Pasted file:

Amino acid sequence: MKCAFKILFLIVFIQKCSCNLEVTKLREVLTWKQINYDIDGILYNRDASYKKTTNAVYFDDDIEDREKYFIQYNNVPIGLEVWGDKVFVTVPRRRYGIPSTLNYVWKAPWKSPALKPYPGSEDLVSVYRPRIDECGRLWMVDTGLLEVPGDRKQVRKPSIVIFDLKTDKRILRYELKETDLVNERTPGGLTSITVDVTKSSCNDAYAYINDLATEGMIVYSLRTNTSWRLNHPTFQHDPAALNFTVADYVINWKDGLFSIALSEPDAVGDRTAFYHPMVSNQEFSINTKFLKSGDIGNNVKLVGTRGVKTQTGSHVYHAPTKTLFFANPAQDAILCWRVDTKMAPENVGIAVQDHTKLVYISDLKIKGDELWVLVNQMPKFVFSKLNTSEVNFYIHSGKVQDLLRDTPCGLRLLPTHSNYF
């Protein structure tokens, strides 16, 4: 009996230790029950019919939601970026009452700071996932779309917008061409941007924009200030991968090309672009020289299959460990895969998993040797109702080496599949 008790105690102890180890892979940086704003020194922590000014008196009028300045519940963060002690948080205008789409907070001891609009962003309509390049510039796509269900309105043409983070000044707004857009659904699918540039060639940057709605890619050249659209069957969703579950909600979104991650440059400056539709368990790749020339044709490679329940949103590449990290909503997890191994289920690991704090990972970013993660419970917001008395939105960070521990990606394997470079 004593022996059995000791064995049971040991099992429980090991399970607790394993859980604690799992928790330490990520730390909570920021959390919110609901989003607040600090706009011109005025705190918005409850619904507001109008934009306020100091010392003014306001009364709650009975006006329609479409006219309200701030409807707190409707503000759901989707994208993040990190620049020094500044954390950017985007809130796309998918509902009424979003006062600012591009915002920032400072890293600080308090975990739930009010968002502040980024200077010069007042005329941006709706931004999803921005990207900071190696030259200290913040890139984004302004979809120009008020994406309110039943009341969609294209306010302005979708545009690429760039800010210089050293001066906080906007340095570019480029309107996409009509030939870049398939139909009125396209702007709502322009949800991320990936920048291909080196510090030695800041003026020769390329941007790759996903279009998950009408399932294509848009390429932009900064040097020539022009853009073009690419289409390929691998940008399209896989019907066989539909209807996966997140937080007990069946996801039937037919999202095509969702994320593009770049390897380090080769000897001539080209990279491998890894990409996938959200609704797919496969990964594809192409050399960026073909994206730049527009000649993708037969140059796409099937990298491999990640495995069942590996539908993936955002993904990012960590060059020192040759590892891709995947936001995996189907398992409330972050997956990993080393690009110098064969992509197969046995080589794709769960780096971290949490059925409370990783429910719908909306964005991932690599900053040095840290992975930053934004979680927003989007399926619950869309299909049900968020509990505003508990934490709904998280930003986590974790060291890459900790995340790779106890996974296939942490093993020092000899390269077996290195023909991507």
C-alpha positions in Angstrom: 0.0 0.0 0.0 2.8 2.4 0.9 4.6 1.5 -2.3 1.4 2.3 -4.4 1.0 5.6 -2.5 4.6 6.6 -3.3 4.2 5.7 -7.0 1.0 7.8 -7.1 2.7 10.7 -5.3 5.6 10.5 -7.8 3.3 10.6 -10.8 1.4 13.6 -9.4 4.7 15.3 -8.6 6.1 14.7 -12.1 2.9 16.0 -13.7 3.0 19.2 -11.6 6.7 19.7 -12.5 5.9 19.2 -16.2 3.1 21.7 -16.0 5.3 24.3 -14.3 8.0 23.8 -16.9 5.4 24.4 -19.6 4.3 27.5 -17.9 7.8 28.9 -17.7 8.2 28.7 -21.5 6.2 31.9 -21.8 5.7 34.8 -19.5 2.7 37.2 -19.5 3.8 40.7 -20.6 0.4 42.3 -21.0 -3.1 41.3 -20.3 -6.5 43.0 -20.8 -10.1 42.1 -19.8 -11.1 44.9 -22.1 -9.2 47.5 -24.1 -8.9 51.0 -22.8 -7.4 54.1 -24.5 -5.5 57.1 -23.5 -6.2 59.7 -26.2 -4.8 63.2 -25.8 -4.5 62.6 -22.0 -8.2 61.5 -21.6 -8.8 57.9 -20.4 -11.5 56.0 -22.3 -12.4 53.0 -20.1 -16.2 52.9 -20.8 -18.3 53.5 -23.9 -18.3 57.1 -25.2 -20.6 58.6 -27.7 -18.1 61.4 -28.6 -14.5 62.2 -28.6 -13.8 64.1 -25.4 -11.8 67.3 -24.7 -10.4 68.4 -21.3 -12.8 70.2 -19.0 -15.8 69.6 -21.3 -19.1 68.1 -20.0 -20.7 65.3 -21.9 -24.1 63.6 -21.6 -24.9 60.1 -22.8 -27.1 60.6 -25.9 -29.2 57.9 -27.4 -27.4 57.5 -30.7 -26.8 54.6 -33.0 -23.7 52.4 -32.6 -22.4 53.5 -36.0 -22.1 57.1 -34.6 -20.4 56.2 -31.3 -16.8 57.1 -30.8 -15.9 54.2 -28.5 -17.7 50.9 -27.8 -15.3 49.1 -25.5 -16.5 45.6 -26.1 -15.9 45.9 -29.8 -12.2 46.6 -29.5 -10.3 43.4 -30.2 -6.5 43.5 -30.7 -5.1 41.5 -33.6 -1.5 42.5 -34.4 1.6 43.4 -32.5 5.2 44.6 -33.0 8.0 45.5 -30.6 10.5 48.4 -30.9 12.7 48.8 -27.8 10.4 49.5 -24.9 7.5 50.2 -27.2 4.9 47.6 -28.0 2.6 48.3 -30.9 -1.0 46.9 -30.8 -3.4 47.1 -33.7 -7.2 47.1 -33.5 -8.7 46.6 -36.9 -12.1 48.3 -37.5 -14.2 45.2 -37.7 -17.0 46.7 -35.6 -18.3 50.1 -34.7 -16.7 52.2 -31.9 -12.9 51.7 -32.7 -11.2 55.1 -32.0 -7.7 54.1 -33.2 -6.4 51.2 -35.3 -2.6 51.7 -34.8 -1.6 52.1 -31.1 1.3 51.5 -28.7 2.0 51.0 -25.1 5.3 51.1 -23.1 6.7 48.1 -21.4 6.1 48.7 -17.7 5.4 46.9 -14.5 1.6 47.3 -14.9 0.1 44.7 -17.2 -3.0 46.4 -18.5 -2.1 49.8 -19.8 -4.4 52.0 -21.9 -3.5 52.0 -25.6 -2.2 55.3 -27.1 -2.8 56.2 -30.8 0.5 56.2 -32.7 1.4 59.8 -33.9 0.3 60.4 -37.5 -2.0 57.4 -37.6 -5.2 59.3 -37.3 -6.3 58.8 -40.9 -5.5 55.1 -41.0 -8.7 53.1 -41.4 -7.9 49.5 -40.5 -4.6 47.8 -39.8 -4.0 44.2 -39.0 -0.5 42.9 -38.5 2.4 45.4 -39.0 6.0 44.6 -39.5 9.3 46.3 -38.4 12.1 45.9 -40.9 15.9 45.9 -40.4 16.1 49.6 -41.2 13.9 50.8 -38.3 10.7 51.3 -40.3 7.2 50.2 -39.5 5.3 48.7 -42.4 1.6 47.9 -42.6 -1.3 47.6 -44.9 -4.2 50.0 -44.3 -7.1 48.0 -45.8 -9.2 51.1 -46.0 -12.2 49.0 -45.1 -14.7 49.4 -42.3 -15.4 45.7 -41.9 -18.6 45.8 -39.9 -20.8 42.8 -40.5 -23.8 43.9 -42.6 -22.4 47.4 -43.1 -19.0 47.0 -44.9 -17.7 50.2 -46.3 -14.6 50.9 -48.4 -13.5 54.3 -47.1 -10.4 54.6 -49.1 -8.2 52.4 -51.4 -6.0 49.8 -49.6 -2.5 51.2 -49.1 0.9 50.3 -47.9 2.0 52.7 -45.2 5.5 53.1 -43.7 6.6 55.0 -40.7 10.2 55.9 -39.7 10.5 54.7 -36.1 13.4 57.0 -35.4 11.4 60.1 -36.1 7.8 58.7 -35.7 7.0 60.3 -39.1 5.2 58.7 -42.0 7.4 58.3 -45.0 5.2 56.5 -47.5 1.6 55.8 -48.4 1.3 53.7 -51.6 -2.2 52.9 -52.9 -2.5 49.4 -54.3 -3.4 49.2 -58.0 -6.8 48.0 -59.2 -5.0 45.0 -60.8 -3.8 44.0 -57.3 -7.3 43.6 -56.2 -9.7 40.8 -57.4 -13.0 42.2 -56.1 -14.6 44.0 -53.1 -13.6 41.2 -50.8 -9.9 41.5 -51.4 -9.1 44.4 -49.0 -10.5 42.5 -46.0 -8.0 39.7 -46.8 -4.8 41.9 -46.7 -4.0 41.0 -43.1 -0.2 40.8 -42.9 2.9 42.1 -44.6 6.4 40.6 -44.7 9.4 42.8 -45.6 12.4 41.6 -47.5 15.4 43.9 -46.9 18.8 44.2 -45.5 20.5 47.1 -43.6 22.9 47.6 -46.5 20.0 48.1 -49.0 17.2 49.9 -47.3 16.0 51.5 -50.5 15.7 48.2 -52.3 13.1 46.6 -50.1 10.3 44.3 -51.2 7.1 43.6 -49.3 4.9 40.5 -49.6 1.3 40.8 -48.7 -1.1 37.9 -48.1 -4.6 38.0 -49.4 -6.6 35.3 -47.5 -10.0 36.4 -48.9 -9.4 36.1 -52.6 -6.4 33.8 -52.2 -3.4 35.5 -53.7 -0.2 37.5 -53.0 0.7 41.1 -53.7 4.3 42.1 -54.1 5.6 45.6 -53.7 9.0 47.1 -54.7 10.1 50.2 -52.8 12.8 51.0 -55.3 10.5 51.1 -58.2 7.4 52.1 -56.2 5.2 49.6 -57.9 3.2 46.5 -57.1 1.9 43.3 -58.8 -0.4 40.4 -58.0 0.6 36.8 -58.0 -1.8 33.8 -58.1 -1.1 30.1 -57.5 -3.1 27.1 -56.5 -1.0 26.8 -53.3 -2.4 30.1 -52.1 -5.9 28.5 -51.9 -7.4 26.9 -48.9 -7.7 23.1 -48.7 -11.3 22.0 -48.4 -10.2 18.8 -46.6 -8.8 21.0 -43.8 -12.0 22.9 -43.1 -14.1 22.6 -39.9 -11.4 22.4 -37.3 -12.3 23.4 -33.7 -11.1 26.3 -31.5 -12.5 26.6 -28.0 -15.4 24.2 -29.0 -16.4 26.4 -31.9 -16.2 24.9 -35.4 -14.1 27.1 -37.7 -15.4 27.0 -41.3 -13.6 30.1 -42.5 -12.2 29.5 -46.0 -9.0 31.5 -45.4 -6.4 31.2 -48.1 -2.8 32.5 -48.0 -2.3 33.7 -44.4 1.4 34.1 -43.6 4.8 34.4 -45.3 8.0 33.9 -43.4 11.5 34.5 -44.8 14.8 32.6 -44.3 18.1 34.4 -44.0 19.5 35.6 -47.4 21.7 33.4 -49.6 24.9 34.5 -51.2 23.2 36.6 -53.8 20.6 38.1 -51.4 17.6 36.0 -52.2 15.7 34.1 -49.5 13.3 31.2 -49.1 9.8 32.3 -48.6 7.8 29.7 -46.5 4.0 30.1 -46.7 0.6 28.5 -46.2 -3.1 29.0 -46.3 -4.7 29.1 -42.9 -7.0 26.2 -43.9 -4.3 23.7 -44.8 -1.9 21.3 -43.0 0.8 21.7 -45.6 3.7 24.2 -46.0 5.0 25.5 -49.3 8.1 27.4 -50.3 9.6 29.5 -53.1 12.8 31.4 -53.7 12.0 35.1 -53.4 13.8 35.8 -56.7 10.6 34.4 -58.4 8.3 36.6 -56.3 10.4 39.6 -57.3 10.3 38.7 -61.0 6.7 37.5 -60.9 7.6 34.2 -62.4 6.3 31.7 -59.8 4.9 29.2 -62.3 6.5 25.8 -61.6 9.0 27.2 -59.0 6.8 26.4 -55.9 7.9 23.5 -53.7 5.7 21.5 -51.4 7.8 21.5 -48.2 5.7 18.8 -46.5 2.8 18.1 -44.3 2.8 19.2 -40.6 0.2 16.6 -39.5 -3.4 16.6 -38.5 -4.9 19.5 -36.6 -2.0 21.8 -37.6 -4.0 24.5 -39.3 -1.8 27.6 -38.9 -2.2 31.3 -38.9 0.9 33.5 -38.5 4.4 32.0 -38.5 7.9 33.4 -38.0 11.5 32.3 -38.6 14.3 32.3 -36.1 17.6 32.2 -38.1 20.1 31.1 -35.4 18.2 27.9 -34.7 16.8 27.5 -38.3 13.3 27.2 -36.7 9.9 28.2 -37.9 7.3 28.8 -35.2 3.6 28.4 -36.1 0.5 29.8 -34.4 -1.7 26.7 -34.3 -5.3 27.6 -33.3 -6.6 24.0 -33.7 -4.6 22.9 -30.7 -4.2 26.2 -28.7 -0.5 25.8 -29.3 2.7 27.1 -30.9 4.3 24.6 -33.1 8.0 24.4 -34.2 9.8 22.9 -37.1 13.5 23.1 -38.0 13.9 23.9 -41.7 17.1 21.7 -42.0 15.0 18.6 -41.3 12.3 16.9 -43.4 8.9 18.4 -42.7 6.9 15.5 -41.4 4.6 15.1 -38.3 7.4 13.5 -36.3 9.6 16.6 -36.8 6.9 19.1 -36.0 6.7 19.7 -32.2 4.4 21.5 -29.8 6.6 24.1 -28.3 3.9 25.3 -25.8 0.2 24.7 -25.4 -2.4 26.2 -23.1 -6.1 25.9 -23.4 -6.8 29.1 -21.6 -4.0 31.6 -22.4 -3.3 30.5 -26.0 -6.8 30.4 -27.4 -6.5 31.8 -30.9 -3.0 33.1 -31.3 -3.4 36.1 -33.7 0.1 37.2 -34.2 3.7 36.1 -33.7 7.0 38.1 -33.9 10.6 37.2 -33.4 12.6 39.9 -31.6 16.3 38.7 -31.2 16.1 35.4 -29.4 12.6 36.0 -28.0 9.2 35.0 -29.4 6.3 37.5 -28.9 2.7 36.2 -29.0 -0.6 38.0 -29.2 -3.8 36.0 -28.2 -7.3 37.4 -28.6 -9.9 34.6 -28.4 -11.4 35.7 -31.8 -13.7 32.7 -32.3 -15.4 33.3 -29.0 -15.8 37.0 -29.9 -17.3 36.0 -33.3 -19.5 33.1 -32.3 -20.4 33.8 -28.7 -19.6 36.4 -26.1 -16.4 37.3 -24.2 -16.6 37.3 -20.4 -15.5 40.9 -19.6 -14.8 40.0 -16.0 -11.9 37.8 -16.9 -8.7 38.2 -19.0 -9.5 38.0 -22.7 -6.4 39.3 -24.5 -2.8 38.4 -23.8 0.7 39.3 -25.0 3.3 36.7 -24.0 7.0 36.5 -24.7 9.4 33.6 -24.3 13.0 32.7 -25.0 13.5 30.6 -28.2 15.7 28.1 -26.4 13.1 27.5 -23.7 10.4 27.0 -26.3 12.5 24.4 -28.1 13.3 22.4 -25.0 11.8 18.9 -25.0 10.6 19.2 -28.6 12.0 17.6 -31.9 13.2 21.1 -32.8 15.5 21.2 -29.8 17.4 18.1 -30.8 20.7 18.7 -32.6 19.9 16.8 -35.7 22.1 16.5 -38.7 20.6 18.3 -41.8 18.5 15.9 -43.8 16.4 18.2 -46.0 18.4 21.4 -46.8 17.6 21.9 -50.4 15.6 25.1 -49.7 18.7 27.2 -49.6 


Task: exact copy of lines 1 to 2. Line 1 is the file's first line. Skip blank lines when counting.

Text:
Amino acid sequence: MKCAFKILFLIVFIQKCSCNLEVTKLREVLTWKQINYDIDGILYNRDASYKKTTNAVYFDDDIEDREKYFIQYNNVPIGLEVWGDKVFVTVPRRRYGIPSTLNYVWKAPWKSPALKPYPGSEDLVSVYRPRIDECGRLWMVDTGLLEVPGDRKQVRKPSIVIFDLKTDKRILRYELKETDLVNERTPGGLTSITVDVTKSSCNDAYAYINDLATEGMIVYSLRTNTSWRLNHPTFQHDPAALNFTVADYVINWKDGLFSIALSEPDAVGDRTAFYHPMVSNQEFSINTKFLKSGDIGNNVKLVGTRGVKTQTGSHVYHAPTKTLFFANPAQDAILCWRVDTKMAPENVGIAVQDHTKLVYISDLKIKGDELWVLVNQMPKFVFSKLNTSEVNFYIHSGKVQDLLRDTPCGLRLLPTHSNYF
């Protein structure tokens, strides 16, 4: 009996230790029950019919939601970026009452700071996932779309917008061409941007924009200030991968090309672009020289299959460990895969998993040797109702080496599949 008790105690102890180890892979940086704003020194922590000014008196009028300045519940963060002690948080205008789409907070001891609009962003309509390049510039796509269900309105043409983070000044707004857009659904699918540039060639940057709605890619050249659209069957969703579950909600979104991650440059400056539709368990790749020339044709490679329940949103590449990290909503997890191994289920690991704090990972970013993660419970917001008395939105960070521990990606394997470079 004593022996059995000791064995049971040991099992429980090991399970607790394993859980604690799992928790330490990520730390909570920021959390919110609901989003607040600090706009011109005025705190918005409850619904507001109008934009306020100091010392003014306001009364709650009975006006329609479409006219309200701030409807707190409707503000759901989707994208993040990190620049020094500044954390950017985007809130796309998918509902009424979003006062600012591009915002920032400072890293600080308090975990739930009010968002502040980024200077010069007042005329941006709706931004999803921005990207900071190696030259200290913040890139984004302004979809120009008020994406309110039943009341969609294209306010302005979708545009690429760039800010210089050293001066906080906007340095570019480029309107996409009509030939870049398939139909009125396209702007709502322009949800991320990936920048291909080196510090030695800041003026020769390329941007790759996903279009998950009408399932294509848009390429932009900064040097020539022009853009073009690419289409390929691998940008399209896989019907066989539909209807996966997140937080007990069946996801039937037919999202095509969702994320593009770049390897380090080769000897001539080209990279491998890894990409996938959200609704797919496969990964594809192409050399960026073909994206730049527009000649993708037969140059796409099937990298491999990640495995069942590996539908993936955002993904990012960590060059020192040759590892891709995947936001995996189907398992409330972050997956990993080393690009110098064969992509197969046995080589794709769960780096971290949490059925409370990783429910719908909306964005991932690599900053040095840290992975930053934004979680927003989007399926619950869309299909049900968020509990505003508990934490709904998280930003986590974790060291890459900790995340790779106890996974296939942490093993020092000899390269077996290195023909991507």